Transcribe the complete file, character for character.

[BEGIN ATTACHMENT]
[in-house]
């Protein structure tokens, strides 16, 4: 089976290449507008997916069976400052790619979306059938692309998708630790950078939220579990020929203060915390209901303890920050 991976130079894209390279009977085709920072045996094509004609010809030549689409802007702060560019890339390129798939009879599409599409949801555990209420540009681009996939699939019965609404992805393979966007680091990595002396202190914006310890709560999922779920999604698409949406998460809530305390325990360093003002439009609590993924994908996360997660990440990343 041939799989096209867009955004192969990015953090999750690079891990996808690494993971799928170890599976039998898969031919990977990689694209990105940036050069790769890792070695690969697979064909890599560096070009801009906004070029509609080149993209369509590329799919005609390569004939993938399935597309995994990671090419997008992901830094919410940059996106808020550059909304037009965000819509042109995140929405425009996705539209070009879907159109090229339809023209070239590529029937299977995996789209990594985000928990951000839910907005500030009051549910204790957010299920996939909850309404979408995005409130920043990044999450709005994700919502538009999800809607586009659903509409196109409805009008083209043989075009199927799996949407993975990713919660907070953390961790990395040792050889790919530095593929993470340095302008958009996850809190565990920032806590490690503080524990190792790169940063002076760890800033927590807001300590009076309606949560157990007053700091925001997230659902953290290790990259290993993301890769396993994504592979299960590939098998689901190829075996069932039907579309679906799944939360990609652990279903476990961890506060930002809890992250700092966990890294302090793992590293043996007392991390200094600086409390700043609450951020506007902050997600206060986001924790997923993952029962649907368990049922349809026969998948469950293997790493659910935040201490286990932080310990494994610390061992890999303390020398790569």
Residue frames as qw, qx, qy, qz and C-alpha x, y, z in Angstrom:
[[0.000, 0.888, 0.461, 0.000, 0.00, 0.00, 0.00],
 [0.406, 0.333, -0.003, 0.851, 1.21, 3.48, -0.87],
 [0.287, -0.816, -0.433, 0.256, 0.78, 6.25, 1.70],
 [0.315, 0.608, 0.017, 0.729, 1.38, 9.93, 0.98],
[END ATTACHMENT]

[in-house]
């Protein structure tokens, strides 16, 4: 089976290449507008997916069976400052790619979306059938692309998708630790950078939220579990020929203060915390209901303890920050 991976130079894209390279009977085709920072045996094509004609010809030549689409802007702060560019890339390129798939009879599409599409949801555990209420540009681009996939699939019965609404992805393979966007680091990595002396202190914006310890709560999922779920999604698409949406998460809530305390325990360093003002439009609590993924994908996360997660990440990343 041939799989096209867009955004192969990015953090999750690079891990996808690494993971799928170890599976039998898969031919990977990689694209990105940036050069790769890792070695690969697979064909890599560096070009801009906004070029509609080149993209369509590329799919005609390569004939993938399935597309995994990671090419997008992901830094919410940059996106808020550059909304037009965000819509042109995140929405425009996705539209070009879907159109090229339809023209070239590529029937299977995996789209990594985000928990951000839910907005500030009051549910204790957010299920996939909850309404979408995005409130920043990044999450709005994700919502538009999800809607586009659903509409196109409805009008083209043989075009199927799996949407993975990713919660907070953390961790990395040792050889790919530095593929993470340095302008958009996850809190565990920032806590490690503080524990190792790169940063002076760890800033927590807001300590009076309606949560157990007053700091925001997230659902953290290790990259290993993301890769396993994504592979299960590939098998689901190829075996069932039907579309679906799944939360990609652990279903476990961890506060930002809890992250700092966990890294302090793992590293043996007392991390200094600086409390700043609450951020506007902050997600206060986001924790997923993952029962649907368990049922349809026969998948469950293997790493659910935040201490286990932080310990494994610390061992890999303390020398790569």
Residue frames as qw, qx, qy, qz and C-alpha x, y, z in Angstrom:
[[0.000, 0.888, 0.461, 0.000, 0.00, 0.00, 0.00],
 [0.406, 0.333, -0.003, 0.851, 1.21, 3.48, -0.87],
 [0.287, -0.816, -0.433, 0.256, 0.78, 6.25, 1.70],
 [0.315, 0.608, 0.017, 0.729, 1.38, 9.93, 0.98],